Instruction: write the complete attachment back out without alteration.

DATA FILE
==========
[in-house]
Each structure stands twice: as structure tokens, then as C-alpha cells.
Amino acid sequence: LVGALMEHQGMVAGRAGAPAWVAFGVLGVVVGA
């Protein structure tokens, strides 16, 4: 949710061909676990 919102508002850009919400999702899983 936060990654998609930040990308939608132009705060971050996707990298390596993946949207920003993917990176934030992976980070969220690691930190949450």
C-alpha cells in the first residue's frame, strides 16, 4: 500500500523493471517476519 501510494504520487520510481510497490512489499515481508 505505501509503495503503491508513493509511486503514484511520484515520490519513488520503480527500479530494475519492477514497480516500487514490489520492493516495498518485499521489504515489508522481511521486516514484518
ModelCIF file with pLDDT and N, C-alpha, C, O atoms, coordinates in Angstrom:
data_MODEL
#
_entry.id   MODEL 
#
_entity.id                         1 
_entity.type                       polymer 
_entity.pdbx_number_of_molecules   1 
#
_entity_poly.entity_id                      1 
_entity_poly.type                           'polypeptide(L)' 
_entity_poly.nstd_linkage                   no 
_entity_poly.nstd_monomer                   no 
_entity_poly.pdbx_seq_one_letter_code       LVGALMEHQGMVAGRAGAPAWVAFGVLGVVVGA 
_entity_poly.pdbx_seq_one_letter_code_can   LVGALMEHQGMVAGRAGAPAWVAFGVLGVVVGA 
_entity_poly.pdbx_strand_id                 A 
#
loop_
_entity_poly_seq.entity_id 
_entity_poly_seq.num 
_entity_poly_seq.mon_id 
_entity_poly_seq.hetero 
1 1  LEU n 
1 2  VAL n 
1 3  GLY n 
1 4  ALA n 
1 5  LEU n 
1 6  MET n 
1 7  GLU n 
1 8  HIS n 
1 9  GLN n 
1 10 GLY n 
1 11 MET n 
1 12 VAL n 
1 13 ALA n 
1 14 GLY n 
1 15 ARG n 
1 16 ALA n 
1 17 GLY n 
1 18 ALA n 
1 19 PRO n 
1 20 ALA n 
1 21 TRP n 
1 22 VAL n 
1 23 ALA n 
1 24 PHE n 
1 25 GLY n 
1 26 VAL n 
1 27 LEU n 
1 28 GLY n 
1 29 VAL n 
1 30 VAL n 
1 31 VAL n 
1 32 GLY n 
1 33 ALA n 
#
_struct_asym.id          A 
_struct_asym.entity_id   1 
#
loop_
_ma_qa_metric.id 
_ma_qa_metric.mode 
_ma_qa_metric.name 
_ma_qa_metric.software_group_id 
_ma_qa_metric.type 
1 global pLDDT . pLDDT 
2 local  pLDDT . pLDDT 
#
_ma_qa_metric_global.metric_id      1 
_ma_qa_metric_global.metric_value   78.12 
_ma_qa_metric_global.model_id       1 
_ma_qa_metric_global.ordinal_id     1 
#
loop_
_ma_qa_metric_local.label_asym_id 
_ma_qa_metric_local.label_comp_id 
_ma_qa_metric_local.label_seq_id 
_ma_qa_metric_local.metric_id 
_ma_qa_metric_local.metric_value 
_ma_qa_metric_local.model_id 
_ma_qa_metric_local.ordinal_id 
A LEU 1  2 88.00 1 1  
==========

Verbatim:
[in-house]
Each structure stands twice: as structure tokens, then as C-alpha cells.
Amino acid sequence: LVGALMEHQGMVAGRAGAPAWVAFGVLGVVVGA
């Protein structure tokens, strides 16, 4: 949710061909676990 919102508002850009919400999702899983 936060990654998609930040990308939608132009705060971050996707990298390596993946949207920003993917990176934030992976980070969220690691930190949450």
C-alpha cells in the first residue's frame, strides 16, 4: 500500500523493471517476519 501510494504520487520510481510497490512489499515481508 505505501509503495503503491508513493509511486503514484511520484515520490519513488520503480527500479530494475519492477514497480516500487514490489520492493516495498518485499521489504515489508522481511521486516514484518
ModelCIF file with pLDDT and N, C-alpha, C, O atoms, coordinates in Angstrom:
data_MODEL
#
_entry.id   MODEL 
#
_entity.id                         1 
_entity.type                       polymer 
_entity.pdbx_number_of_molecules   1 
#
_entity_poly.entity_id                      1 
_entity_poly.type                           'polypeptide(L)' 
_entity_poly.nstd_linkage                   no 
_entity_poly.nstd_monomer                   no 
_entity_poly.pdbx_seq_one_letter_code       LVGALMEHQGMVAGRAGAPAWVAFGVLGVVVGA 
_entity_poly.pdbx_seq_one_letter_code_can   LVGALMEHQGMVAGRAGAPAWVAFGVLGVVVGA 
_entity_poly.pdbx_strand_id                 A 
#
loop_
_entity_poly_seq.entity_id 
_entity_poly_seq.num 
_entity_poly_seq.mon_id 
_entity_poly_seq.hetero 
1 1  LEU n 
1 2  VAL n 
1 3  GLY n 
1 4  ALA n 
1 5  LEU n 
1 6  MET n 
1 7  GLU n 
1 8  HIS n 
1 9  GLN n 
1 10 GLY n 
1 11 MET n 
1 12 VAL n 
1 13 ALA n 
1 14 GLY n 
1 15 ARG n 
1 16 ALA n 
1 17 GLY n 
1 18 ALA n 
1 19 PRO n 
1 20 ALA n 
1 21 TRP n 
1 22 VAL n 
1 23 ALA n 
1 24 PHE n 
1 25 GLY n 
1 26 VAL n 
1 27 LEU n 
1 28 GLY n 
1 29 VAL n 
1 30 VAL n 
1 31 VAL n 
1 32 GLY n 
1 33 ALA n 
#
_struct_asym.id          A 
_struct_asym.entity_id   1 
#
loop_
_ma_qa_metric.id 
_ma_qa_metric.mode 
_ma_qa_metric.name 
_ma_qa_metric.software_group_id 
_ma_qa_metric.type 
1 global pLDDT . pLDDT 
2 local  pLDDT . pLDDT 
#
_ma_qa_metric_global.metric_id      1 
_ma_qa_metric_global.metric_value   78.12 
_ma_qa_metric_global.model_id       1 
_ma_qa_metric_global.ordinal_id     1 
#
loop_
_ma_qa_metric_local.label_asym_id 
_ma_qa_metric_local.label_comp_id 
_ma_qa_metric_local.label_seq_id 
_ma_qa_metric_local.metric_id 
_ma_qa_metric_local.metric_value 
_ma_qa_metric_local.model_id 
_ma_qa_metric_local.ordinal_id 
A LEU 1  2 88.00 1 1  